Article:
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Alcohol and the brain

June 15, 2017

It is not surprising that the British are interested in the long-term effects of alcohol consumption. The lastest study in the BMJ finds that, unlike cardiovascular health, there is a straight dose relationship in the harm long-term alcohol consumption does to the corpus callosum and right hippocampus. The study is not as strong as the one I previously linked, showing cardiovascular benefits to moderate drinking, looking at only 500 people rather than two million, few of whom were heavy drinkers. But it did look at functional changes over a thirty year time period. The graph (left) differentiating deterioration of lexical score by amount of drinking is worrisome. It also raises the puzzle that lexical scores at the baseline were elevated by the amount people drank!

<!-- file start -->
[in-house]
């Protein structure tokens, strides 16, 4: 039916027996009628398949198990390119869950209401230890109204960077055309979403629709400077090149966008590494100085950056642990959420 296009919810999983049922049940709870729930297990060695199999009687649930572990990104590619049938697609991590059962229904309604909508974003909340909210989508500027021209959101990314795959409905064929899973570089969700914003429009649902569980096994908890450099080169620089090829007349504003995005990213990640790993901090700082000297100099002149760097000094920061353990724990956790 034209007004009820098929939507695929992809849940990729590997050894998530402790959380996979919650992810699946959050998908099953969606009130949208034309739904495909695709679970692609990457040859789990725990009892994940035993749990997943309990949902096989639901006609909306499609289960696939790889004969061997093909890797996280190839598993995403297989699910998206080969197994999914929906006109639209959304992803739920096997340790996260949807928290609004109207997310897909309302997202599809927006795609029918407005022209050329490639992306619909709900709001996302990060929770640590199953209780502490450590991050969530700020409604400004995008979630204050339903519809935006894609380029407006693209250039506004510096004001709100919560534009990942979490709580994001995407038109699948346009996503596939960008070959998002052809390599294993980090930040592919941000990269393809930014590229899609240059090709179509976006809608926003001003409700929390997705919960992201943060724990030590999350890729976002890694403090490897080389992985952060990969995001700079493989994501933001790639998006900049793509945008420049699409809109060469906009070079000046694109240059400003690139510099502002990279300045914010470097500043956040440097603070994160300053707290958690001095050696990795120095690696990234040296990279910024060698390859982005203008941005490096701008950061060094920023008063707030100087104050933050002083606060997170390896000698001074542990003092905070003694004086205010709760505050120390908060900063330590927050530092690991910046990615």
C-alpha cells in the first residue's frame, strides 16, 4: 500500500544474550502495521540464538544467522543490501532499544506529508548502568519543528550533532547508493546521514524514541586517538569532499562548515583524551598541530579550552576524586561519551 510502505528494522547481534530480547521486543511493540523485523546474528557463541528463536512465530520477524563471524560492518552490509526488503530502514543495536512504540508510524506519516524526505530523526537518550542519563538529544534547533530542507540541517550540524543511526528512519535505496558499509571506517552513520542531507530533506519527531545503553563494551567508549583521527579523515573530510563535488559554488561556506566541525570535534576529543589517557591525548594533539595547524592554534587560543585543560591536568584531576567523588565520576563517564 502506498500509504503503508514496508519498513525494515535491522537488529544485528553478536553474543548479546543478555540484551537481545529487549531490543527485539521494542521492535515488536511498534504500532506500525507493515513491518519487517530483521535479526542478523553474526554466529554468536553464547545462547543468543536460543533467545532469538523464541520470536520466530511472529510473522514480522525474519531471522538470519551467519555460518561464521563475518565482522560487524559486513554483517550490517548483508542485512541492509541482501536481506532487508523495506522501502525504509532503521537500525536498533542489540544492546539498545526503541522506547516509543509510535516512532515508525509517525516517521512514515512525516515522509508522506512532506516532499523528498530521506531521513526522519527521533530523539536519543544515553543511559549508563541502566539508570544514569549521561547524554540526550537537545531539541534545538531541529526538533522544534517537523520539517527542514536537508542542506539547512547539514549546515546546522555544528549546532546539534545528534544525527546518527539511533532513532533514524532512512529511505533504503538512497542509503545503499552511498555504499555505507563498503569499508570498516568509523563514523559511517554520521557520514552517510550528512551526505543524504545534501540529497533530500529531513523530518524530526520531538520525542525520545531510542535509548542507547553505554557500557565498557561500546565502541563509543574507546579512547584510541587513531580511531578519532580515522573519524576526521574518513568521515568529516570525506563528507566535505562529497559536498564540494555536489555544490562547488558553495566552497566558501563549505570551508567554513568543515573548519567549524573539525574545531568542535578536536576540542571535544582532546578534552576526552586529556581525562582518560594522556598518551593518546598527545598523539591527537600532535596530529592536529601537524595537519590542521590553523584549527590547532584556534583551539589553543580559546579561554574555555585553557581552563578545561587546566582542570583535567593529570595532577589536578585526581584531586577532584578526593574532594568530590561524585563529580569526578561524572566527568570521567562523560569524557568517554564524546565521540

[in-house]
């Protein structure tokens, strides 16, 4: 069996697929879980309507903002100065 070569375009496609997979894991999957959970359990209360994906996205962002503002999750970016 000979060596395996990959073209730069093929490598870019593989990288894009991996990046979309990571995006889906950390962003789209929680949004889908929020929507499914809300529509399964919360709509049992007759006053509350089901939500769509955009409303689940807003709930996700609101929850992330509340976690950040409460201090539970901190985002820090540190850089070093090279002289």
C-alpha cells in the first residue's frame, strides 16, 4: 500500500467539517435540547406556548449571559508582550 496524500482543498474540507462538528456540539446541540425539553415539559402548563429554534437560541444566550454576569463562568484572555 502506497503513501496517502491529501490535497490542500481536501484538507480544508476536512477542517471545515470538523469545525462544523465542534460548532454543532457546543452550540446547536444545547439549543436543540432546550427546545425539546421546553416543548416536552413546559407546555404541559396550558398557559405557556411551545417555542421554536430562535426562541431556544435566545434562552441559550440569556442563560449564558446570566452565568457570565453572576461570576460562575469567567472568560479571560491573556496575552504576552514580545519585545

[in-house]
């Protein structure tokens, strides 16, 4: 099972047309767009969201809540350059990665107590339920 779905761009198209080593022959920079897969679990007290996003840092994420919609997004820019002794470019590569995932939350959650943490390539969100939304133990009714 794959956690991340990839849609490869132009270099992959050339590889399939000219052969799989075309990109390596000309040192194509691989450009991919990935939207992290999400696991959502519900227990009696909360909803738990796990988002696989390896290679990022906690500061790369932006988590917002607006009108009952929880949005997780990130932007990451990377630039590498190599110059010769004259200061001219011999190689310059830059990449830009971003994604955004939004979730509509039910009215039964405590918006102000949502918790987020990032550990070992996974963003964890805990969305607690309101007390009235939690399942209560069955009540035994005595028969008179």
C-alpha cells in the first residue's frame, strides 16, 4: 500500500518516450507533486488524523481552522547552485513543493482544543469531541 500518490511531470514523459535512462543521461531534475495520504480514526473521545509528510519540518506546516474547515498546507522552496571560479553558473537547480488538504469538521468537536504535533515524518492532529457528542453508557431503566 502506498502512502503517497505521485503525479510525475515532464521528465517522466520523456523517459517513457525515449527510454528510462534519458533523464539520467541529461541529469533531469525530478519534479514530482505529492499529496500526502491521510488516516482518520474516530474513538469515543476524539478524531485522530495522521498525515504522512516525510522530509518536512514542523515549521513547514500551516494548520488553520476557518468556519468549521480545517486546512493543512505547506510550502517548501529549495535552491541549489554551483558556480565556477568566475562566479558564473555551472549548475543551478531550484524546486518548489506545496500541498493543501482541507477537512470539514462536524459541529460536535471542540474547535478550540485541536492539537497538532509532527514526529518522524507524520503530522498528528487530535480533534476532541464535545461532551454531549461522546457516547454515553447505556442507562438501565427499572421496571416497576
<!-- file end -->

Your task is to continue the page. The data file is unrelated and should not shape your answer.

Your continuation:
It is quite plausible that both studies have correct conclusions, that moderate drinking has some cardiovascular benefit, while any amount of alcohol more quickly ages certain parts of the brain. That would create confusing results with regard to long-term cognitive function, depending on how studies were designed. On the one hand, alcohol consumption degrades parts of your brain. On the other hand, it might save you from a stroke.

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